## The first six books of the Elements of Euclid, and propositions i.-xxi. of book xi |

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ABCD altitude angle ACB Axiom base bisector bisects Book called centre chord circle circumference circumscribed common const Construct denote described diagonals diameter difference divided draw drawn equal equal angles equiangular equilateral evident Exercises external extremities figure fixed formed four fourth Geometry given circle given line given point greater half Hence inscribed Join less line joining locus magnitudes manner mean meet middle points multiple normal opposite sides pair parallel parallelogram pass perpendicular plane polygon position produced PROP proportional Proposition prove quadrilateral radius ratio rectangle contained regular remaining respectively right angles right line segments sides similar square tangent theorem third touch triangle ABC twice vertex vertical angle volume whole

### Popular passages

Page 295 - Thus the proposition, that the sum of the three angles of a triangle is equal to two right angles, (Euc.

Page 182 - When of the equimultiples of four magnitudes (taken as in the fifth definition) the multiple of the first is greater than that of the second, but the multiple of the third is not greater than the multiple of the fourth ; then the first is said to have to the second a greater ratio than the third magnitude has to the fourth...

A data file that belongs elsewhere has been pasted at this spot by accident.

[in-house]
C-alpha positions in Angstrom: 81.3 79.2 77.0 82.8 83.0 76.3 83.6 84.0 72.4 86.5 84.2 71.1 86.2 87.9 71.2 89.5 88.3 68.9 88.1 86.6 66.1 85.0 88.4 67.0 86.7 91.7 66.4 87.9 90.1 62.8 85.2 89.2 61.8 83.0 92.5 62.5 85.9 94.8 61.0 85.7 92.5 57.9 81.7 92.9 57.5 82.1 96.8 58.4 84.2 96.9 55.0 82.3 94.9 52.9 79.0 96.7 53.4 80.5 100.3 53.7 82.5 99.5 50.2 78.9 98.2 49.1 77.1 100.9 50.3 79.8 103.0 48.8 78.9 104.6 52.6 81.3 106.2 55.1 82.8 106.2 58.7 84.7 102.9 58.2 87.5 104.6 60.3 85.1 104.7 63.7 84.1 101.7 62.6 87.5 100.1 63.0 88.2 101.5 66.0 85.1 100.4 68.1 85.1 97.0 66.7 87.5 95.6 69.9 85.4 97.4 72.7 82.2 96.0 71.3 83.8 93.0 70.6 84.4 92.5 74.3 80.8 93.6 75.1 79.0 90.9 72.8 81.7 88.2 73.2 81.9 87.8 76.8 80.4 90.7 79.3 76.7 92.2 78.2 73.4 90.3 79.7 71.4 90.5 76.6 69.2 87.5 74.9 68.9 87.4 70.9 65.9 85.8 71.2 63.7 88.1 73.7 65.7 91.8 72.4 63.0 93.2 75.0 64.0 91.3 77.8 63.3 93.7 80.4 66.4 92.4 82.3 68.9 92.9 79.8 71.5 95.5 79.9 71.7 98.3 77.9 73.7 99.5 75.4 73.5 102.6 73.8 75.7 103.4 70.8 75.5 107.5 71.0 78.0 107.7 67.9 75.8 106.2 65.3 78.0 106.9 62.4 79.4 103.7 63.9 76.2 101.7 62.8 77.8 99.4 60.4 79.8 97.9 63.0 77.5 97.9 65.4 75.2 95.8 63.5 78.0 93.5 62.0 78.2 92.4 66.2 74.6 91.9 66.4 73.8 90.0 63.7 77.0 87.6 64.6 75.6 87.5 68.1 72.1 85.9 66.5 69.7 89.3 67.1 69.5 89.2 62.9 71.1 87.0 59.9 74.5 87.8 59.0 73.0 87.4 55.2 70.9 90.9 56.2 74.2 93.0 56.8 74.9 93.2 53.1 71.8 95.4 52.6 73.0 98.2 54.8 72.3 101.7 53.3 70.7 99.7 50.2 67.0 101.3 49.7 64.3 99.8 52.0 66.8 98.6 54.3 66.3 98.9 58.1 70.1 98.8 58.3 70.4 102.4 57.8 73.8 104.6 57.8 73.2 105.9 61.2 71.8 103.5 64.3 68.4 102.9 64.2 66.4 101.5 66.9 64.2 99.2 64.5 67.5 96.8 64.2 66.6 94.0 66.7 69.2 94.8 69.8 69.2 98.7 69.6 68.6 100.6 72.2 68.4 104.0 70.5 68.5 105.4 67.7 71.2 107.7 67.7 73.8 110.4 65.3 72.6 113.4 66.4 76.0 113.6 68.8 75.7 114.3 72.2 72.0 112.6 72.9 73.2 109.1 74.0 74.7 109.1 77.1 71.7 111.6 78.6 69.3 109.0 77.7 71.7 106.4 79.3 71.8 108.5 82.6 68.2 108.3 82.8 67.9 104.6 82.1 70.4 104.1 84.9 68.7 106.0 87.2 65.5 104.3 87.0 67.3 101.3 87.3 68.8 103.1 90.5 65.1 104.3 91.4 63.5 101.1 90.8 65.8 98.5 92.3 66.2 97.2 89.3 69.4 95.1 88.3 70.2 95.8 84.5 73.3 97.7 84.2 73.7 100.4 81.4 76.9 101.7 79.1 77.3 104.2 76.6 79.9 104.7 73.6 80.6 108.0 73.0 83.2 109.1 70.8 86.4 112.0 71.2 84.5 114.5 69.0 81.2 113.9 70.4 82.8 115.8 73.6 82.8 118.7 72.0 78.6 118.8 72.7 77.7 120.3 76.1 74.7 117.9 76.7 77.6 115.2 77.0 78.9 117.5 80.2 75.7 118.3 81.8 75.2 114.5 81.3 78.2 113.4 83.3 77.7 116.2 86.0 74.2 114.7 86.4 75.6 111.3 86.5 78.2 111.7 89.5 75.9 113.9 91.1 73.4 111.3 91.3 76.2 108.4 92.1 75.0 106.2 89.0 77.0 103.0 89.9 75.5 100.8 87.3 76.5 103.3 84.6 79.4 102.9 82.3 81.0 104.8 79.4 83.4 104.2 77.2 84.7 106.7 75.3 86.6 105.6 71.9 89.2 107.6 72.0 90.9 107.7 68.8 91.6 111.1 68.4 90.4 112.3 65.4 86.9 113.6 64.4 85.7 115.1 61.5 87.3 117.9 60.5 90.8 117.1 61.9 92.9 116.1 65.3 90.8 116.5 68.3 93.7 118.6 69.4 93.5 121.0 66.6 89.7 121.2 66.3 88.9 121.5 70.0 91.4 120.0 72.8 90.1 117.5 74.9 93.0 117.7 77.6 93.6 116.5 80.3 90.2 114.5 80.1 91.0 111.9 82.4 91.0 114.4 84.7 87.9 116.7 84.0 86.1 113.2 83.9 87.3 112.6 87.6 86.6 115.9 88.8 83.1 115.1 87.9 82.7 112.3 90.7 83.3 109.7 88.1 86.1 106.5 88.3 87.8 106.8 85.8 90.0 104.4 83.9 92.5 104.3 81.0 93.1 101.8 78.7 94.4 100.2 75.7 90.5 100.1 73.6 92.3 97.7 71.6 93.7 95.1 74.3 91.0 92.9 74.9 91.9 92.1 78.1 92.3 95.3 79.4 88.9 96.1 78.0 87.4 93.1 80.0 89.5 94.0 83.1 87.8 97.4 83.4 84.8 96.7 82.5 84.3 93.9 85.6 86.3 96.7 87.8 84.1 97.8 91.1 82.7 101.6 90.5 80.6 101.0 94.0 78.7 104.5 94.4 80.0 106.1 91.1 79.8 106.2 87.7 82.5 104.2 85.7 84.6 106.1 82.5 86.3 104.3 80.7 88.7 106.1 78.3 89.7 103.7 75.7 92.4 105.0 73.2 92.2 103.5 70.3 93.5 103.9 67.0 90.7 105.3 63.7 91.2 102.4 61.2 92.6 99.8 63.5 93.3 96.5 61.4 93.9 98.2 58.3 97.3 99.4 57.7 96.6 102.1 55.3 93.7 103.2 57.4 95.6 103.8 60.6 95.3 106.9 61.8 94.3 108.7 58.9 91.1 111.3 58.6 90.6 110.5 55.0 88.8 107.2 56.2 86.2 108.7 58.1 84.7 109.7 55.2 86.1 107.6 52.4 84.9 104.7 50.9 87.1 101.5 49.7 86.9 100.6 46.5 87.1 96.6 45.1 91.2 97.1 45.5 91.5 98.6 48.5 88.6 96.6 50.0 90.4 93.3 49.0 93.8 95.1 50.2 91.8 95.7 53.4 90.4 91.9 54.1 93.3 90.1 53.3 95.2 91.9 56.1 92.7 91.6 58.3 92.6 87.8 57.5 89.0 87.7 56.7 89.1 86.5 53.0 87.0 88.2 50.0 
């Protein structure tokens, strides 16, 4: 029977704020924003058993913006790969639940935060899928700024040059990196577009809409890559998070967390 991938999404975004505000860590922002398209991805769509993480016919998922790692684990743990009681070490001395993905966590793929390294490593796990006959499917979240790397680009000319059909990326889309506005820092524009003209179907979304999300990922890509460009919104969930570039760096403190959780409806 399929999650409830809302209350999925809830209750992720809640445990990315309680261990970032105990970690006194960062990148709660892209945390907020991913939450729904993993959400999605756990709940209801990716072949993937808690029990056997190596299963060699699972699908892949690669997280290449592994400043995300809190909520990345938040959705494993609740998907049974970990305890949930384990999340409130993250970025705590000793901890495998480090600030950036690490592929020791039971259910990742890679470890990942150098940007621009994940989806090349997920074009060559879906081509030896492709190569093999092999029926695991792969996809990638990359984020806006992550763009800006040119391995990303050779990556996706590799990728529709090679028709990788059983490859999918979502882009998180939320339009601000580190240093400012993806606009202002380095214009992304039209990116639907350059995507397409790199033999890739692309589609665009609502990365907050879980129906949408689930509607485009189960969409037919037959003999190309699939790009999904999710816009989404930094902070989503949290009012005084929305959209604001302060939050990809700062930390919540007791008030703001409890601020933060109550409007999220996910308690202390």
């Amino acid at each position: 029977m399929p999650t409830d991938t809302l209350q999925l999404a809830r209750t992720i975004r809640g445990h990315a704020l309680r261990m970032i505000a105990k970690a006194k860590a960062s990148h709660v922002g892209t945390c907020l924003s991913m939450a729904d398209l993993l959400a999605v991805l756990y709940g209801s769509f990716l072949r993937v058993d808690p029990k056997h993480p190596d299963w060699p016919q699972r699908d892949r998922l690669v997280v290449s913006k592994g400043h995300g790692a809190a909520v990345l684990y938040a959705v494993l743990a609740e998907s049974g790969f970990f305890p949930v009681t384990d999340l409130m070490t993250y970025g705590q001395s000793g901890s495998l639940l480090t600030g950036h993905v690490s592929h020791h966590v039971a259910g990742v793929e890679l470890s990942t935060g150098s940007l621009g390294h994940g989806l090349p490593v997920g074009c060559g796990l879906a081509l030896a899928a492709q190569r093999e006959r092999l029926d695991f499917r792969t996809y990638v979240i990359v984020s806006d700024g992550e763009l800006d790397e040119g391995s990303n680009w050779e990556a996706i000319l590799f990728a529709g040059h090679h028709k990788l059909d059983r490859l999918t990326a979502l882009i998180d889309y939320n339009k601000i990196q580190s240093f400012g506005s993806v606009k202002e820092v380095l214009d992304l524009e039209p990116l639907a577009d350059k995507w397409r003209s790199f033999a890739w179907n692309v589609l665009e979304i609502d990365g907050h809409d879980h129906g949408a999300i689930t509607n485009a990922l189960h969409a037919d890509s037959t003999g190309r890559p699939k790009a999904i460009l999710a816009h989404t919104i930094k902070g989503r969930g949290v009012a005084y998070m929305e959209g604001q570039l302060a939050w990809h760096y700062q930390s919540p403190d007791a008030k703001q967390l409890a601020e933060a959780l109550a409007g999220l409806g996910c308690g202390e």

Page 9 - LET it be granted that a straight line may be drawn from any one point to any other point.

Page 102 - To divide a given straight line into two parts, so that the rectangle contained by the whole and one of the parts, shall be equal to the square on the other part.

Page 122 - The diameter is the greatest straight line in a circle; and, of all others, that which is nearer to the centre is always greater than one more remote; and the greater is nearer to the centre than the less. Let ABCD be a circle, of which...

Page 226 - If from any angle of a triangle, a straight line be drawn perpendicular to the base ; the rectangle contained by the sides of the triangle is equal to the rectangle contained by the perpendicular and the diameter of the circle described about the triangle.

Page 29 - Again ; the mathematical postulate, that " things which are equal to the same are equal to one another," is similar to the form of the syllogism in logic, which unites things agreeing in the middle term.

Page 63 - To a given straight line to apply a parallelogram, which shall be equal to a given triangle, and have one of its angles equal to a given rectilineal angle.

Page 126 - The diagonals of a quadrilateral intersect at right angles. Prove that the sum of the squares on one pair of opposite sides is equal to the sum of the squares on the other pair.

Page 194 - If there be any number of proportionals, as one antecedent is to its consequent, so is the sum of all the antecedents to the sum of all the consequents.